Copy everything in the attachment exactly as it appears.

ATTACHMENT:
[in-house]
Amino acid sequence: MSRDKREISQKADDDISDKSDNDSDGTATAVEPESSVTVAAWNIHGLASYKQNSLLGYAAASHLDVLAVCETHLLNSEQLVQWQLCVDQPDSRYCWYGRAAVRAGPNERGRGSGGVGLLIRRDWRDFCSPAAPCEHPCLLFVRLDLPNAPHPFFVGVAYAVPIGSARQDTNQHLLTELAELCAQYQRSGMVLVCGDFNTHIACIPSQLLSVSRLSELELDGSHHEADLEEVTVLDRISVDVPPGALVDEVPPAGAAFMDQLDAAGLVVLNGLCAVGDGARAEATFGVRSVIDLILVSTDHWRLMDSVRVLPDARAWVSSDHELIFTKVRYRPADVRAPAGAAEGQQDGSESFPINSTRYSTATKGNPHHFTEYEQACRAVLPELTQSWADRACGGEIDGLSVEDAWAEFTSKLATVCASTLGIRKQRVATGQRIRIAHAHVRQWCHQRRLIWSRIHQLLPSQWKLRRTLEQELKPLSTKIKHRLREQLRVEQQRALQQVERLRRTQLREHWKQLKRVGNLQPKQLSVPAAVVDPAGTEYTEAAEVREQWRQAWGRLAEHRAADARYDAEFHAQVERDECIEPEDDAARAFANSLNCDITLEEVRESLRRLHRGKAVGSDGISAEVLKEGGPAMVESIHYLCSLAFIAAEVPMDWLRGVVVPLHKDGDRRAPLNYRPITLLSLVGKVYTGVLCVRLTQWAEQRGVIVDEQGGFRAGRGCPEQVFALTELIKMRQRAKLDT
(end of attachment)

[in-house]
Amino acid sequence: MSRDKREISQKADDDISDKSDNDSDGTATAVEPESSVTVAAWNIHGLASYKQNSLLGYAAASHLDVLAVCETHLLNSEQLVQWQLCVDQPDSRYCWYGRAAVRAGPNERGRGSGGVGLLIRRDWRDFCSPAAPCEHPCLLFVRLDLPNAPHPFFVGVAYAVPIGSARQDTNQHLLTELAELCAQYQRSGMVLVCGDFNTHIACIPSQLLSVSRLSELELDGSHHEADLEEVTVLDRISVDVPPGALVDEVPPAGAAFMDQLDAAGLVVLNGLCAVGDGARAEATFGVRSVIDLILVSTDHWRLMDSVRVLPDARAWVSSDHELIFTKVRYRPADVRAPAGAAEGQQDGSESFPINSTRYSTATKGNPHHFTEYEQACRAVLPELTQSWADRACGGEIDGLSVEDAWAEFTSKLATVCASTLGIRKQRVATGQRIRIAHAHVRQWCHQRRLIWSRIHQLLPSQWKLRRTLEQELKPLSTKIKHRLREQLRVEQQRALQQVERLRRTQLREHWKQLKRVGNLQPKQLSVPAAVVDPAGTEYTEAAEVREQWRQAWGRLAEHRAADARYDAEFHAQVERDECIEPEDDAARAFANSLNCDITLEEVRESLRRLHRGKAVGSDGISAEVLKEGGPAMVESIHYLCSLAFIAAEVPMDWLRGVVVPLHKDGDRRAPLNYRPITLLSLVGKVYTGVLCVRLTQWAEQRGVIVDEQGGFRAGRGCPEQVFALTELIKMRQRAKLDT